Towards the close of the 2nd century the cult had begun to spread rapidly through the army, the mercantile class, slaves and actual propagandists, all of which classes were largely composed of Asiatics. It throve especially among military posts, and in. the track of trade, where its monuments have been discovered in greatest abundance. The German frontiers afford most evidence of its prosperity. Rome itself was a favorite seat of the religion. From the end of the 2nd century the emperors encouraged Mithraism, because of the support which it afforded to the divine right of monarchs. Mithras, identified with Sol Invictus at Rome, thus became the giver of authority and victory to the imperial house. From the time of Commodus, who participated in its mysteries, its supporters were to be found in all classes. Its importance at Rome may be judged from the abundance of monumental remains. . . in all parts of the city and suburbs.

The beginning of the downfall of Mithraism dates from A.D. 275, when Dacia was lost to the empire. . .The aggression of Christianity also was now more effective. The emperors, however, favoured the cult, which was the army’s favourite until Constantine destroyed its hopes. It still survived in certain cantons of the Alps in the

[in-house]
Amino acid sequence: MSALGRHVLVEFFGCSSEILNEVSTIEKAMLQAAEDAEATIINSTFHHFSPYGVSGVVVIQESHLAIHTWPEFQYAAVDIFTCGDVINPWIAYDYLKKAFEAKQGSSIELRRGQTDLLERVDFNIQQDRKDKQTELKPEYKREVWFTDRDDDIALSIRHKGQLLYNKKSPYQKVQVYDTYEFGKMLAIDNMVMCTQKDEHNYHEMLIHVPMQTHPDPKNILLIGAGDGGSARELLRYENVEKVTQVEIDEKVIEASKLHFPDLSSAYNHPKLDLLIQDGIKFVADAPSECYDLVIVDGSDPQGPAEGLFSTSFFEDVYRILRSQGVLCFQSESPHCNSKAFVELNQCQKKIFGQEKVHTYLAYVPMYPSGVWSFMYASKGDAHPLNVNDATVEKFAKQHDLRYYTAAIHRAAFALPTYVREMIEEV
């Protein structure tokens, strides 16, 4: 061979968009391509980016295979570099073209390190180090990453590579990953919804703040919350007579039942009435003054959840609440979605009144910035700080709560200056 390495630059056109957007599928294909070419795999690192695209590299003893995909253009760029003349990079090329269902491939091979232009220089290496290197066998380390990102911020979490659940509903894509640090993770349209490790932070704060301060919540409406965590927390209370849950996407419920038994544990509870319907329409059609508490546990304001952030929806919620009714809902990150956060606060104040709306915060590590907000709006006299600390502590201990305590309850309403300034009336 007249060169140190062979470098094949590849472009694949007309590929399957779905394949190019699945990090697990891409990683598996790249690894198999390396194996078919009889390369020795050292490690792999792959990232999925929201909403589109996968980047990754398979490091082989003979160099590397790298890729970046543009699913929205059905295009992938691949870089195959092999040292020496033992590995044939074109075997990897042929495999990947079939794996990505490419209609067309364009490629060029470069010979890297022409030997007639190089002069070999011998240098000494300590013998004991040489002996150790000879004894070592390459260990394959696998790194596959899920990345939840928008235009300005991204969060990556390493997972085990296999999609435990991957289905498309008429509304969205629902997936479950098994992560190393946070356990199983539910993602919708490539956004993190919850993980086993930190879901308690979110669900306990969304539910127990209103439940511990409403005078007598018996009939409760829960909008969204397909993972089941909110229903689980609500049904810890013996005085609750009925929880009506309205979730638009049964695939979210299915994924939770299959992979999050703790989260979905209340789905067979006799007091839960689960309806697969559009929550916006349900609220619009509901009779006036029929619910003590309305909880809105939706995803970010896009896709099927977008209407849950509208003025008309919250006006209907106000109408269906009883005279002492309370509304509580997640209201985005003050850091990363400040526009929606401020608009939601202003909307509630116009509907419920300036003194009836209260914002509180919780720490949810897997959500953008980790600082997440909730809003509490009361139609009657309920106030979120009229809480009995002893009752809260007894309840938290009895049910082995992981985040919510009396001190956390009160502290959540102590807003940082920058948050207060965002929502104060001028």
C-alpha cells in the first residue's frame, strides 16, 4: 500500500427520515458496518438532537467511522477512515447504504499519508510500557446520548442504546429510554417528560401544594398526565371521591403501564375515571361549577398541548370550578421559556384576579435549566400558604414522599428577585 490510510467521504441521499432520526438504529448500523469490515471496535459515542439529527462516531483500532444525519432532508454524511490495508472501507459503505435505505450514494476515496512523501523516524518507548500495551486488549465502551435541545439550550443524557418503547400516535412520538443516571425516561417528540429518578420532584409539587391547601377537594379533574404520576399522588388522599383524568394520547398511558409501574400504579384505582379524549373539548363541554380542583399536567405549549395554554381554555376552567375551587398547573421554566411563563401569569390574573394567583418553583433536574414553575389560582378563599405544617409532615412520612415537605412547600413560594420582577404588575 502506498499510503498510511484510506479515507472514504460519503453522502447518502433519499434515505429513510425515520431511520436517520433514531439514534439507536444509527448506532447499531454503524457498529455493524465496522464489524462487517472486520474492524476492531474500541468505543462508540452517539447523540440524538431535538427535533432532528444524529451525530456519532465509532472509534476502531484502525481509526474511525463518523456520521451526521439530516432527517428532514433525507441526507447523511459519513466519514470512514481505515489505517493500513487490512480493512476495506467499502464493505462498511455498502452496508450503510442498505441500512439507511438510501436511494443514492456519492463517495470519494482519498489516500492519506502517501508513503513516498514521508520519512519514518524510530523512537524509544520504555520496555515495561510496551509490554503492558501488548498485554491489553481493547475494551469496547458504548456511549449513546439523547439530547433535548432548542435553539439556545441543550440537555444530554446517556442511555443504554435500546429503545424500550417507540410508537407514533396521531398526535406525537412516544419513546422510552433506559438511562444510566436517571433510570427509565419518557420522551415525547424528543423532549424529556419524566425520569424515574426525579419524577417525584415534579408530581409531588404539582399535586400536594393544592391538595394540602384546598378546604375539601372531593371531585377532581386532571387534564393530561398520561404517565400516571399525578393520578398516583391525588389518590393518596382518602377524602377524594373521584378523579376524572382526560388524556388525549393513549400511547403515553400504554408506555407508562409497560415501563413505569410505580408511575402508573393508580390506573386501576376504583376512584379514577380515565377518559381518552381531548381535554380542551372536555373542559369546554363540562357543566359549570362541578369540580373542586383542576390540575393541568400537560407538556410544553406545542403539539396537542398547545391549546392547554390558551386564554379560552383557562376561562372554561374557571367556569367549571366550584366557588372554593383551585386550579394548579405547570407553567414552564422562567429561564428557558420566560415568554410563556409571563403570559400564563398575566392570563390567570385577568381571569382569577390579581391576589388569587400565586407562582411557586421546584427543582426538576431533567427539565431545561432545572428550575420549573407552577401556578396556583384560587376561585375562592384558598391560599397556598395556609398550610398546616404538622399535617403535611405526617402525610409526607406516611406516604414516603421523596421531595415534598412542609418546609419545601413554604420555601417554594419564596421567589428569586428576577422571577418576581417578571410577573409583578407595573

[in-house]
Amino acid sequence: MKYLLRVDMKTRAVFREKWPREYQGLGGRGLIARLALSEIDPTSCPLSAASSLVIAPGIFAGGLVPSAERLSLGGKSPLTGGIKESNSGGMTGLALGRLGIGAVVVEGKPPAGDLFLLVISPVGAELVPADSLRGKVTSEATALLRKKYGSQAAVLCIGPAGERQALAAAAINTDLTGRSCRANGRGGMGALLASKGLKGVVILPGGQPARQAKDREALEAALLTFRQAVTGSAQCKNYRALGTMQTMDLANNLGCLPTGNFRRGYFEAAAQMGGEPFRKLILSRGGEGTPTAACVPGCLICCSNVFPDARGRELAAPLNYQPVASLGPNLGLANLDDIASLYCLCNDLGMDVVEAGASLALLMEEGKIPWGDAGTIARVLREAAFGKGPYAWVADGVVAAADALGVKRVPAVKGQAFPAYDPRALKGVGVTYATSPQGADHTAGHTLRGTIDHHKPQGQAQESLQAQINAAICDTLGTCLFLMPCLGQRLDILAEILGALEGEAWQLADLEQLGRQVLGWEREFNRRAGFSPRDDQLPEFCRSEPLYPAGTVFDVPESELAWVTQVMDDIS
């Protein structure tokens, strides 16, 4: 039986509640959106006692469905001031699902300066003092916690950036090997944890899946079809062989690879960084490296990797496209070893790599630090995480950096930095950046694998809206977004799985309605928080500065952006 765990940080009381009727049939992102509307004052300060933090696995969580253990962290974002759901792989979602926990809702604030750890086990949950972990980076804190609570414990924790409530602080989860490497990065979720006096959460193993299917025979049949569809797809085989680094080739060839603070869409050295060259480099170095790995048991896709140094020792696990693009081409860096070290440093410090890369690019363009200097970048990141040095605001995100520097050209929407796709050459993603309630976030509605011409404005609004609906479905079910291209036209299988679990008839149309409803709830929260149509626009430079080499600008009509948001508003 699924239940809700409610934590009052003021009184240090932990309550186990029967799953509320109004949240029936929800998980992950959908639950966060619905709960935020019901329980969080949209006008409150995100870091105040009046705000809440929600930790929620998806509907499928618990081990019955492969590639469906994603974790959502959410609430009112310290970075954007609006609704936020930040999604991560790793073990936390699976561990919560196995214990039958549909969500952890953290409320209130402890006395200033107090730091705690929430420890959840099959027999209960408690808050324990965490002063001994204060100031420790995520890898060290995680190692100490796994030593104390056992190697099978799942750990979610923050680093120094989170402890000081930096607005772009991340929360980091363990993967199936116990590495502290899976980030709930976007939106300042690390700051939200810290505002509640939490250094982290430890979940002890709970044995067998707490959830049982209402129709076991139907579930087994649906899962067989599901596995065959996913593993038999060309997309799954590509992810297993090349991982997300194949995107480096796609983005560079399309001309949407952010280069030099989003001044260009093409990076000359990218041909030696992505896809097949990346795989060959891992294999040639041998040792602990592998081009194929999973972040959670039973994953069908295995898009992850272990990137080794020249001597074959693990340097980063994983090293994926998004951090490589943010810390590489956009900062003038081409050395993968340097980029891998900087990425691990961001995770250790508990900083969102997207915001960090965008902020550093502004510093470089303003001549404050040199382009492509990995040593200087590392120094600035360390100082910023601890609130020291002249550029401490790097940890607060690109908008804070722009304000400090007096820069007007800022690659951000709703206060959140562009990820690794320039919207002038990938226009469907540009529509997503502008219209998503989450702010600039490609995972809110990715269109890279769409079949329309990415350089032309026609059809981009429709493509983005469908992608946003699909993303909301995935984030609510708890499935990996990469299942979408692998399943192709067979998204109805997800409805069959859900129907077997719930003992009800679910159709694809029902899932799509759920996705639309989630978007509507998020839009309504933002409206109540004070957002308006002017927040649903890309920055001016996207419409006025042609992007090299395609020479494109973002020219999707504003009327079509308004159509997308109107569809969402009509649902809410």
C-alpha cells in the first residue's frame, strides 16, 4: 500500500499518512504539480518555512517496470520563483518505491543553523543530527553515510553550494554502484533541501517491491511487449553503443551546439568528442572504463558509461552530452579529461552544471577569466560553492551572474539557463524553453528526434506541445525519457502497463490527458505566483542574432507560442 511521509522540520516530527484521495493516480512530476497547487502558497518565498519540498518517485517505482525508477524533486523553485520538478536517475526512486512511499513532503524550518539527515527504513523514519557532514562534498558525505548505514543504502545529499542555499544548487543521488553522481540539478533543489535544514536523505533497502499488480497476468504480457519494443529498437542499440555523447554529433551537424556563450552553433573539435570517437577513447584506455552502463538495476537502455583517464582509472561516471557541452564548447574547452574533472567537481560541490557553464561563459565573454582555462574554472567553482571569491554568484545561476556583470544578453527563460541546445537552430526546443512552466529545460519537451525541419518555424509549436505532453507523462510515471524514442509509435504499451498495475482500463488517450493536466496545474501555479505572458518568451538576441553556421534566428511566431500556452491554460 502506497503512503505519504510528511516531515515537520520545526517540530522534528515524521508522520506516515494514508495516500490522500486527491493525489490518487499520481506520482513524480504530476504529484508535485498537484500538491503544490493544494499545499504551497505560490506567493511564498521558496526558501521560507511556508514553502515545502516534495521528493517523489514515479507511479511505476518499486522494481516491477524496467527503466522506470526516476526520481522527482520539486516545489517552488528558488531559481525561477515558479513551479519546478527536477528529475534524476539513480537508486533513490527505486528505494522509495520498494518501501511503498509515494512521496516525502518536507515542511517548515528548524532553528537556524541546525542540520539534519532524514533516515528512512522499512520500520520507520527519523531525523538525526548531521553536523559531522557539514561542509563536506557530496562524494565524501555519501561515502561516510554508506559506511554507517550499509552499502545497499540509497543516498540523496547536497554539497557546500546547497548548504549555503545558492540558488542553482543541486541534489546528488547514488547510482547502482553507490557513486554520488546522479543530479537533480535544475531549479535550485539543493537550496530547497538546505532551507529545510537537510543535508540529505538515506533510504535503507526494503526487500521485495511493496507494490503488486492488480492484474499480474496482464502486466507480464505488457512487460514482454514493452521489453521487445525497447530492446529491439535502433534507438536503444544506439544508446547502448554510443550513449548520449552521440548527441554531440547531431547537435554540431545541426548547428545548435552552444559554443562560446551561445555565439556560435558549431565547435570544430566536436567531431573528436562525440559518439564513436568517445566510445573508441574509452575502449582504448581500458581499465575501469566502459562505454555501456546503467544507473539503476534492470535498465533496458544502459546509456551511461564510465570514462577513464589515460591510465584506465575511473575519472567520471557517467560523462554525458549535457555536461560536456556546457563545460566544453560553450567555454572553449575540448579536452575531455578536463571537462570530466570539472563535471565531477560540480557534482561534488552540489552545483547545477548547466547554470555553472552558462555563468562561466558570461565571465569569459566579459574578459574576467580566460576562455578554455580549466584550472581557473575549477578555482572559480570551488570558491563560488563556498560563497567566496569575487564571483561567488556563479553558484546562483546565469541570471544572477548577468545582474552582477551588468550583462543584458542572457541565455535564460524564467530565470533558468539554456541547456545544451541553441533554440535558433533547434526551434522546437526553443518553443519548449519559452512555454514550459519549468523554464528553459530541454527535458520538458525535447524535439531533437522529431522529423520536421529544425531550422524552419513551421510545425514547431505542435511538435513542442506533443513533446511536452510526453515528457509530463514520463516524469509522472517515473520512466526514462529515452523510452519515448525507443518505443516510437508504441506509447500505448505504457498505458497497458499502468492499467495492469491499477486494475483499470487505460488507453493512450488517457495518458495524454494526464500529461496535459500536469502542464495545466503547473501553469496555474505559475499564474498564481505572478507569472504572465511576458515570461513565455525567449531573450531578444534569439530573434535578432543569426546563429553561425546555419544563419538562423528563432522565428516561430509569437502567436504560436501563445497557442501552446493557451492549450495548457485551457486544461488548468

5th century, and clung to life with more tenacity in its Eastern home. Its legitimate successor was Manichaeism, which afforded a refuge to those mystics who had been shaken in faith, but not converted, by the polemics of the Church against their religion. The Mithraic temples of Roman times were artificial grottoes (spelaea) wholly or partially underground, in imitation of the original secluded mountain caverns of Asia. The main room of the ordinary temple was rectangular, with an elevated apsidal arrangement, like a choir, containing the sacred relief on its wall, at the end opposite the entrance, and with continuous benches (podia) of masonry, about 5 ft. wide and inclining slightly towards the floor, built against the wall on its long sides. The ceiling was made to symbolize the firmament. There were arrangements for the brilliant illumination of the choir and its relief, which was sometimes sculptured on both sides and reversible, while the podia were intentionally more obscure. The choir and the long space between the podia were for ministrants, the podia themselves for kneeling worshippers. Two altars, to the Sun and the Moon, stood before the former, and cult statues along the latter. . . The average grotto held from fifty to a hundred persons. The typical bas relief, which is found in great abundance in the museums of Europe, invariably represents Mithras, under the form of a youth with conical cap and flying drapery, slaying the sacred bull, the scorpion attacking the genitals of the animal, the serpent drinking its blood, the dog springing towards the wound in its side, and frequently, in addition, the Sun-god, his messenger the raven, a fig-tree, a lion, a ewer, and torch-bearers. The relief is in some instances enclosed in a frame of figures and scenes in relief.